Where did you connect the green/red to the green/purple? Instead, try bridging the green and green/purple wires on the brake light switch - this will give you a better indication of what is happening, or not. If the lights work (remember to switch on ign) with this bridge, then, yes, it is switch. They can be changed with the fluid in the lines, but there are several horror stories out there of the switch not unscrewing and twisting the union... how would you fancy leaving it be and putting in a mechanical switch? Much better.
Hal Adams

The factory installed Lucas switches, installed in the brake circuit, were and still are very high quality. My '67 still has the original switch. As Hal has suggested, jump the two leads, at the brake switch, and observe if the brake lights come on. This will narrow down the problem. Yes, you can remove the brake switch without loosing any brake fluid or needing to bleed the system sfterwards. I've had great luck in removing the stock hydraulic switch and have never had a problem with the union rotating. Maybe I've just been lucky, though I doubt it. RAY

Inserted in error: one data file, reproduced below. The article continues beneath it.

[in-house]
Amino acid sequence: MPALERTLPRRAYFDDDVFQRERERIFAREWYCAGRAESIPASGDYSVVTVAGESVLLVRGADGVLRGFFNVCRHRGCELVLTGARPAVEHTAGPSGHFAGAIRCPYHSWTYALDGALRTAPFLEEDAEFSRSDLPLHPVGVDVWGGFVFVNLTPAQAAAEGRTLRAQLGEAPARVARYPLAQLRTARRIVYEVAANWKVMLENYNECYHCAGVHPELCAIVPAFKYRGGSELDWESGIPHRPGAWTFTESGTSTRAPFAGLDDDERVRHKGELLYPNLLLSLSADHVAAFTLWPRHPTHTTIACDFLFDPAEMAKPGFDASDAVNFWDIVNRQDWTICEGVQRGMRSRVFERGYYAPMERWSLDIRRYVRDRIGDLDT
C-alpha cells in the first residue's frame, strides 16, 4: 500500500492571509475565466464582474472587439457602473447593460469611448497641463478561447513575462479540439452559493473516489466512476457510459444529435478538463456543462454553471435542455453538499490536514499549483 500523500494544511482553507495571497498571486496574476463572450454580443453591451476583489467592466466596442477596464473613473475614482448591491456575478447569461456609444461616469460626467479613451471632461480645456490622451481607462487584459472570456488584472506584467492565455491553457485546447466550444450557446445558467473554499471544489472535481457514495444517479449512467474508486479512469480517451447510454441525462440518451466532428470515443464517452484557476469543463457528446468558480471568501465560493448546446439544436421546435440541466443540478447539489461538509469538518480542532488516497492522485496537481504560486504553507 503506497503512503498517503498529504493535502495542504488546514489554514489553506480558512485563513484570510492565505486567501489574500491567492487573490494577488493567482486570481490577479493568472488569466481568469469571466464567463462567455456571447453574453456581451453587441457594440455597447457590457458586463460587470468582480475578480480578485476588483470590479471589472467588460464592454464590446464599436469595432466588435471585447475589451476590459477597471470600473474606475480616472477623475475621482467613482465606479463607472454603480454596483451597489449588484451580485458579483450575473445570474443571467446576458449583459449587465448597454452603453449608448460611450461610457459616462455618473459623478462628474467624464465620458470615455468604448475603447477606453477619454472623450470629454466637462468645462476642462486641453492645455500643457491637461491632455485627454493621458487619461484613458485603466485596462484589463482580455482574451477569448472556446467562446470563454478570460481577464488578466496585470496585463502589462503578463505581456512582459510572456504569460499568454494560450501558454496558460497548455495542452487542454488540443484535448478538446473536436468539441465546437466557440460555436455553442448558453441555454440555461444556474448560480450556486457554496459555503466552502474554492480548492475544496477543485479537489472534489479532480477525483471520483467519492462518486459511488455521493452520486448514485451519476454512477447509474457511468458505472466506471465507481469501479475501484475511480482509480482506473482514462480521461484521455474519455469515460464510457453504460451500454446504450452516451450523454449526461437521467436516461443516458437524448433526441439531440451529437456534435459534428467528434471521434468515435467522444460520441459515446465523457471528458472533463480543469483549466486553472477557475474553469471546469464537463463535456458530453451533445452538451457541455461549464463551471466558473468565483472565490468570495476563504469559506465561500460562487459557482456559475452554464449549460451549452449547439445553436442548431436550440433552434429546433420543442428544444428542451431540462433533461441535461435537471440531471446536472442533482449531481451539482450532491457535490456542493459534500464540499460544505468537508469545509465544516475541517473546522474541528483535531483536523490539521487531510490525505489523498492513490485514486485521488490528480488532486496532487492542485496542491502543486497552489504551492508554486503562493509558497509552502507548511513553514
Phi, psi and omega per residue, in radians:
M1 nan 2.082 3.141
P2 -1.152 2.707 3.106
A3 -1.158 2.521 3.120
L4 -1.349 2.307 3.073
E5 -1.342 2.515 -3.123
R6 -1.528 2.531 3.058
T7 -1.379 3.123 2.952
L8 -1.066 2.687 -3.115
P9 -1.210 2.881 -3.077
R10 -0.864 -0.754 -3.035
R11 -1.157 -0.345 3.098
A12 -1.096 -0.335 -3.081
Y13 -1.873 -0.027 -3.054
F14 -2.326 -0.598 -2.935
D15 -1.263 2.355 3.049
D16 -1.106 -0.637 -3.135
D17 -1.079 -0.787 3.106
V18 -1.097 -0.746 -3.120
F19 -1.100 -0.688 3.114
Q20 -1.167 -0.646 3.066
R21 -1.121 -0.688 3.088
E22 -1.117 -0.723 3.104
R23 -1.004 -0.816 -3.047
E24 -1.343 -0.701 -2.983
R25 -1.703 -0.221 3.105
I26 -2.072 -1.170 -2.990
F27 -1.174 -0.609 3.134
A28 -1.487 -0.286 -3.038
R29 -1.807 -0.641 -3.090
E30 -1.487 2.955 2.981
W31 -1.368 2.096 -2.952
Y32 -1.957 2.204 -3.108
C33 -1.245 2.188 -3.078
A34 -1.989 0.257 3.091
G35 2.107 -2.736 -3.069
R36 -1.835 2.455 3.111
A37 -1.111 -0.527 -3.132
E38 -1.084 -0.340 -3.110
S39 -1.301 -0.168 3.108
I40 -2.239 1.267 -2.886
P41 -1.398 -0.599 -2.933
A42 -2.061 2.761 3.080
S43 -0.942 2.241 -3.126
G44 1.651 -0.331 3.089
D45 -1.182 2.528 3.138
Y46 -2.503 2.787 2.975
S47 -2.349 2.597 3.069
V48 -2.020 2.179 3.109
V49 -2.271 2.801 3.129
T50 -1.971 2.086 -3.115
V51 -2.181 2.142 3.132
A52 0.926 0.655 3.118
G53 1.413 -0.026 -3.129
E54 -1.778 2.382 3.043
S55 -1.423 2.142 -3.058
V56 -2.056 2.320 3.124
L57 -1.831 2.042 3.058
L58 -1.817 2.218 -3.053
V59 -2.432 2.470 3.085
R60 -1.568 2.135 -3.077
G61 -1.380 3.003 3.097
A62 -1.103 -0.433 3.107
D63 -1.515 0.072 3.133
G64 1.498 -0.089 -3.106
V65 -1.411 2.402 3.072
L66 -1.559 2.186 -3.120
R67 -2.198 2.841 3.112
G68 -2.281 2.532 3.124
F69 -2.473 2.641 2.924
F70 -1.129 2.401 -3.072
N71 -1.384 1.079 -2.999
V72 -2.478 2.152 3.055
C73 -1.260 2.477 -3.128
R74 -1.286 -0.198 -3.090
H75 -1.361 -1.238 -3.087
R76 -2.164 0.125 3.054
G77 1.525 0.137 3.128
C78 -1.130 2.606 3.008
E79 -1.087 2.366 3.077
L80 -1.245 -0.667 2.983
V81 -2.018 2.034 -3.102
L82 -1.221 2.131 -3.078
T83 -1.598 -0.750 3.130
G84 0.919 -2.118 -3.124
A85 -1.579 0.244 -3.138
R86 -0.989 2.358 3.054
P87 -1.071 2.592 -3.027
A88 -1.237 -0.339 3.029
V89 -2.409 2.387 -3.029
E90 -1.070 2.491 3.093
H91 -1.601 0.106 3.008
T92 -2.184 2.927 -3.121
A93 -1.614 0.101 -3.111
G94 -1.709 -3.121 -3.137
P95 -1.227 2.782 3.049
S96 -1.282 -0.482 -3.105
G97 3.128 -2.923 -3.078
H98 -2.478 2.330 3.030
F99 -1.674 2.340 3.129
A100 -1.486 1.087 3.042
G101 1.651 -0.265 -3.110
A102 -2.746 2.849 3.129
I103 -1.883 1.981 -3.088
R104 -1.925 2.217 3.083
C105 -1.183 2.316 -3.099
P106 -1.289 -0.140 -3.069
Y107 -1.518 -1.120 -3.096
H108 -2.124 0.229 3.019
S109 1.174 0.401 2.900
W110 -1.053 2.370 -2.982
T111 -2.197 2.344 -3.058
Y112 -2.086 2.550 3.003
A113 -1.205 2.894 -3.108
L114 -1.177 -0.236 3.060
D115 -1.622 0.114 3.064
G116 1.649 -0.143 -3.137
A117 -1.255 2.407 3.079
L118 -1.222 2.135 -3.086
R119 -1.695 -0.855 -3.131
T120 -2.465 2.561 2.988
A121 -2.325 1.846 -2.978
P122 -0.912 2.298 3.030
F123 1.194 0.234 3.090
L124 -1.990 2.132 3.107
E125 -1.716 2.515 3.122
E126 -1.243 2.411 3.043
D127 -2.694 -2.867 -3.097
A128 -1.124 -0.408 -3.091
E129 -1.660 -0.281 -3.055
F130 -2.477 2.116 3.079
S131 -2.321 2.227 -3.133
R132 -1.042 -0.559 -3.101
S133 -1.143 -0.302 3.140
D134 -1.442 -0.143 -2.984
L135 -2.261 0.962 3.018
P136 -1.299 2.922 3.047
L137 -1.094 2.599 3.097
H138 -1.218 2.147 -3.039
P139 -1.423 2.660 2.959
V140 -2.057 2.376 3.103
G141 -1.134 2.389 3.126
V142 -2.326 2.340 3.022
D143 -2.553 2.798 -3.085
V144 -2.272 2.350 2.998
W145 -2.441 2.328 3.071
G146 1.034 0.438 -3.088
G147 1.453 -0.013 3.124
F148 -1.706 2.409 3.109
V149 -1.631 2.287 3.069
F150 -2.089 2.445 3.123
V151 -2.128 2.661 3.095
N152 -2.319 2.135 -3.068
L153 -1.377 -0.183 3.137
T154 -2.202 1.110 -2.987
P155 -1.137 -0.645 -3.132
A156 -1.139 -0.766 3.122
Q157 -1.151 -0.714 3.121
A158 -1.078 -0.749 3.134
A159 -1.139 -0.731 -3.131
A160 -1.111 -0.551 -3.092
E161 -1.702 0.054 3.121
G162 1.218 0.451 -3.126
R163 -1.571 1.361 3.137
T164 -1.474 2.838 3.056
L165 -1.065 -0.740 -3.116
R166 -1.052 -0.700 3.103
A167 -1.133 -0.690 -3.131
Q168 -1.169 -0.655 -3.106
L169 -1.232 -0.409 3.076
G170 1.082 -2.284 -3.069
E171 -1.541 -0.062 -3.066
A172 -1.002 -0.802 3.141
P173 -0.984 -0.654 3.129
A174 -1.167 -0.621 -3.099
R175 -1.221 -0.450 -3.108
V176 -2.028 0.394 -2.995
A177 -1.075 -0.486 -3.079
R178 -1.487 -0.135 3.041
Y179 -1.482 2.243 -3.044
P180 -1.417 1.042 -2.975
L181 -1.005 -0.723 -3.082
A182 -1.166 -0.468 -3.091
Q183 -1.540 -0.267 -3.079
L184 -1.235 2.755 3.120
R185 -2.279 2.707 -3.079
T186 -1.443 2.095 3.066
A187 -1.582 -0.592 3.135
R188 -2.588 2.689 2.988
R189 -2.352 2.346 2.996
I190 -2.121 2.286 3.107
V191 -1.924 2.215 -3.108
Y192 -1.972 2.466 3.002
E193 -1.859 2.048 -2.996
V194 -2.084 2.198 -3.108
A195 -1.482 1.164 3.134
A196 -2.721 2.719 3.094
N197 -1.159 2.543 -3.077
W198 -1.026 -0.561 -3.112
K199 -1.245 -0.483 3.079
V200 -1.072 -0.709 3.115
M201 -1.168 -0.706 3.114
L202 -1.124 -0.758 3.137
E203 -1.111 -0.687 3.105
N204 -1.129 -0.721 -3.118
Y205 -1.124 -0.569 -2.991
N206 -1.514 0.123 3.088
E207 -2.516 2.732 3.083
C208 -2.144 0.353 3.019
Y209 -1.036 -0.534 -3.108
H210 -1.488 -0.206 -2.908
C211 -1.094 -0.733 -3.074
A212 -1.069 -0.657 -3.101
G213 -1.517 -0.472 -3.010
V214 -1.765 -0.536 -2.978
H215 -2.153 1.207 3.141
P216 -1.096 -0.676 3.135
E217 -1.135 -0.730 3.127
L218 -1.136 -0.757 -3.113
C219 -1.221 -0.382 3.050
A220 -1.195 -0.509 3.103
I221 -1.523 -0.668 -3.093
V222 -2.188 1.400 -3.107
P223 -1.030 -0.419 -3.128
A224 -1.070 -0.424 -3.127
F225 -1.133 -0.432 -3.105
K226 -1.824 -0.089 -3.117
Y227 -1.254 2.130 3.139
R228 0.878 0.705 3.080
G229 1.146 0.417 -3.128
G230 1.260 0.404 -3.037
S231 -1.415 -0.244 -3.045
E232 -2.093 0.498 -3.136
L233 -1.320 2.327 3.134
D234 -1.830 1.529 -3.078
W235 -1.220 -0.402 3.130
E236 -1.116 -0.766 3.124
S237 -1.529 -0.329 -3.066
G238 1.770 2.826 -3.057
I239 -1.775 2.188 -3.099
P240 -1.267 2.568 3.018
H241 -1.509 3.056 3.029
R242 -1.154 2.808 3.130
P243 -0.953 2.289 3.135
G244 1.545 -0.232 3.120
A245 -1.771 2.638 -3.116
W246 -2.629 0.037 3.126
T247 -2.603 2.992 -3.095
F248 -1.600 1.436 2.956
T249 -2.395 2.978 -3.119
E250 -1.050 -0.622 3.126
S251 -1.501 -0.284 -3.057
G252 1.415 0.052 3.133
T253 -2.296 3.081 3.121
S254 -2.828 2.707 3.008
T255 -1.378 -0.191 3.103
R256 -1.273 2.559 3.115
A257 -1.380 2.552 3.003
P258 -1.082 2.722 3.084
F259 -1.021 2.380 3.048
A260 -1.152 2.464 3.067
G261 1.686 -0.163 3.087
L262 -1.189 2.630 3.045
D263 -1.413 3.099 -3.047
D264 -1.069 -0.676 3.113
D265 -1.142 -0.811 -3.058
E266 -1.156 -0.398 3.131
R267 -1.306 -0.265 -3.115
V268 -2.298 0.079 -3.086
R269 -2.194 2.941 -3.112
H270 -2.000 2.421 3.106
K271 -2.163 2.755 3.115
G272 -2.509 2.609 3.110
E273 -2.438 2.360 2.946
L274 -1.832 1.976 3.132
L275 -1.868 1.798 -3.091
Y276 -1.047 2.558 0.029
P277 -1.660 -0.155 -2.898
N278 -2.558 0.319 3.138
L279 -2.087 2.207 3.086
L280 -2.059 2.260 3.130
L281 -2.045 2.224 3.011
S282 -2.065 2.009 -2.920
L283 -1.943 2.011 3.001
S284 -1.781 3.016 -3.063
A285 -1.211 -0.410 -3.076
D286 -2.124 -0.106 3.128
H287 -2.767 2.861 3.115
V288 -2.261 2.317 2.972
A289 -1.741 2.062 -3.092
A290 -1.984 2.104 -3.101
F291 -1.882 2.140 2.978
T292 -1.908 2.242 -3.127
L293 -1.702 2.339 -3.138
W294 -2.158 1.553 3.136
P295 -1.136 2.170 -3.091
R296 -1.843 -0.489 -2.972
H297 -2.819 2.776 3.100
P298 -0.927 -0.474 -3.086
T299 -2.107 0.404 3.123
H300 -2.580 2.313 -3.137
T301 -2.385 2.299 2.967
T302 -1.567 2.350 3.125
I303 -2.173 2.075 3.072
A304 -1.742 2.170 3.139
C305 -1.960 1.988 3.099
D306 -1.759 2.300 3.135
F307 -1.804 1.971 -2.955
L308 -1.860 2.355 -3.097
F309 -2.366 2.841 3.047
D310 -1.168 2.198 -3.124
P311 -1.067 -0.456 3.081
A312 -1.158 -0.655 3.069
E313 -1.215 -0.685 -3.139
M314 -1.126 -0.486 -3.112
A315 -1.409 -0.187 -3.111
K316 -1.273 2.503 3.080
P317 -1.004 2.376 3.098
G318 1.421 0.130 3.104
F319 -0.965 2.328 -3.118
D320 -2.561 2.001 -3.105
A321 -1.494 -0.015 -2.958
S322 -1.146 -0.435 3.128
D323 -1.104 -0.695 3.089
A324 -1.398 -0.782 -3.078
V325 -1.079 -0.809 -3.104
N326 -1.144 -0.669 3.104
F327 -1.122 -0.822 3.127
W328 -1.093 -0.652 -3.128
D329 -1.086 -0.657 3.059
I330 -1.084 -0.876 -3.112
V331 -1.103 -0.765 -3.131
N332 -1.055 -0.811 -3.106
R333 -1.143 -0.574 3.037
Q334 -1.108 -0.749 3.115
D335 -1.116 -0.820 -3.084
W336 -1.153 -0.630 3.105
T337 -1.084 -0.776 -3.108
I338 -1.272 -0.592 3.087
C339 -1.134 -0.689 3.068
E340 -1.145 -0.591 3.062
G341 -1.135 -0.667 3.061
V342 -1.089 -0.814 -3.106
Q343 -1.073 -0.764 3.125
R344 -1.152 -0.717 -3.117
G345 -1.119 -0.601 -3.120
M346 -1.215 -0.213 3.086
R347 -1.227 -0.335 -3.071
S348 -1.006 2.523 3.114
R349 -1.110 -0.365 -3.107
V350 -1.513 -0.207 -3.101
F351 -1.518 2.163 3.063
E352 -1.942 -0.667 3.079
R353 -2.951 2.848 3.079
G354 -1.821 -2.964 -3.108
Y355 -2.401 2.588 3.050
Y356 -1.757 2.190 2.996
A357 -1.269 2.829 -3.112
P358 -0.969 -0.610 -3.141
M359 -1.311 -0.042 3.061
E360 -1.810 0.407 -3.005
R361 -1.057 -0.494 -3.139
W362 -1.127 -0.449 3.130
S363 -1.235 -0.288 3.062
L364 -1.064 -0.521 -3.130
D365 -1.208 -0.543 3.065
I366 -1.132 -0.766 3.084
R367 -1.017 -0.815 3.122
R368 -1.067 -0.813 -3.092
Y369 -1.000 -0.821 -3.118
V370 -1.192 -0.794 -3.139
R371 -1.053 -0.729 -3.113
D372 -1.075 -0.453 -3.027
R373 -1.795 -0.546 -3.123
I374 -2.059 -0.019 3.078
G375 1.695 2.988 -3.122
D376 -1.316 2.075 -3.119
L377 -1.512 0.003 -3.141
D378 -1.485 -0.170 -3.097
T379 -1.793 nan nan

rjm RAY

Brilliant idea guys and far too simple for me. Jumping over the switch I get brake lights, with the switch connected properly and my foot on the pedal I don't.

Can the switch be replaced without draining the braking system?

The switch to the best of my knowledge is 48 years old and original. If it was ever replaced by the previous owner it is still over 35 years old.

John Prewer


Sorry I misread and you answered my question.

I will now start looking for my spare, there's on in the garage somewhere!

John Prewer

I've not had luck with the Moss or other aftermarket brake lamp switches available in the US. They often start to fail after even a few weeks, requiring ever increasing pedal pressure to operate.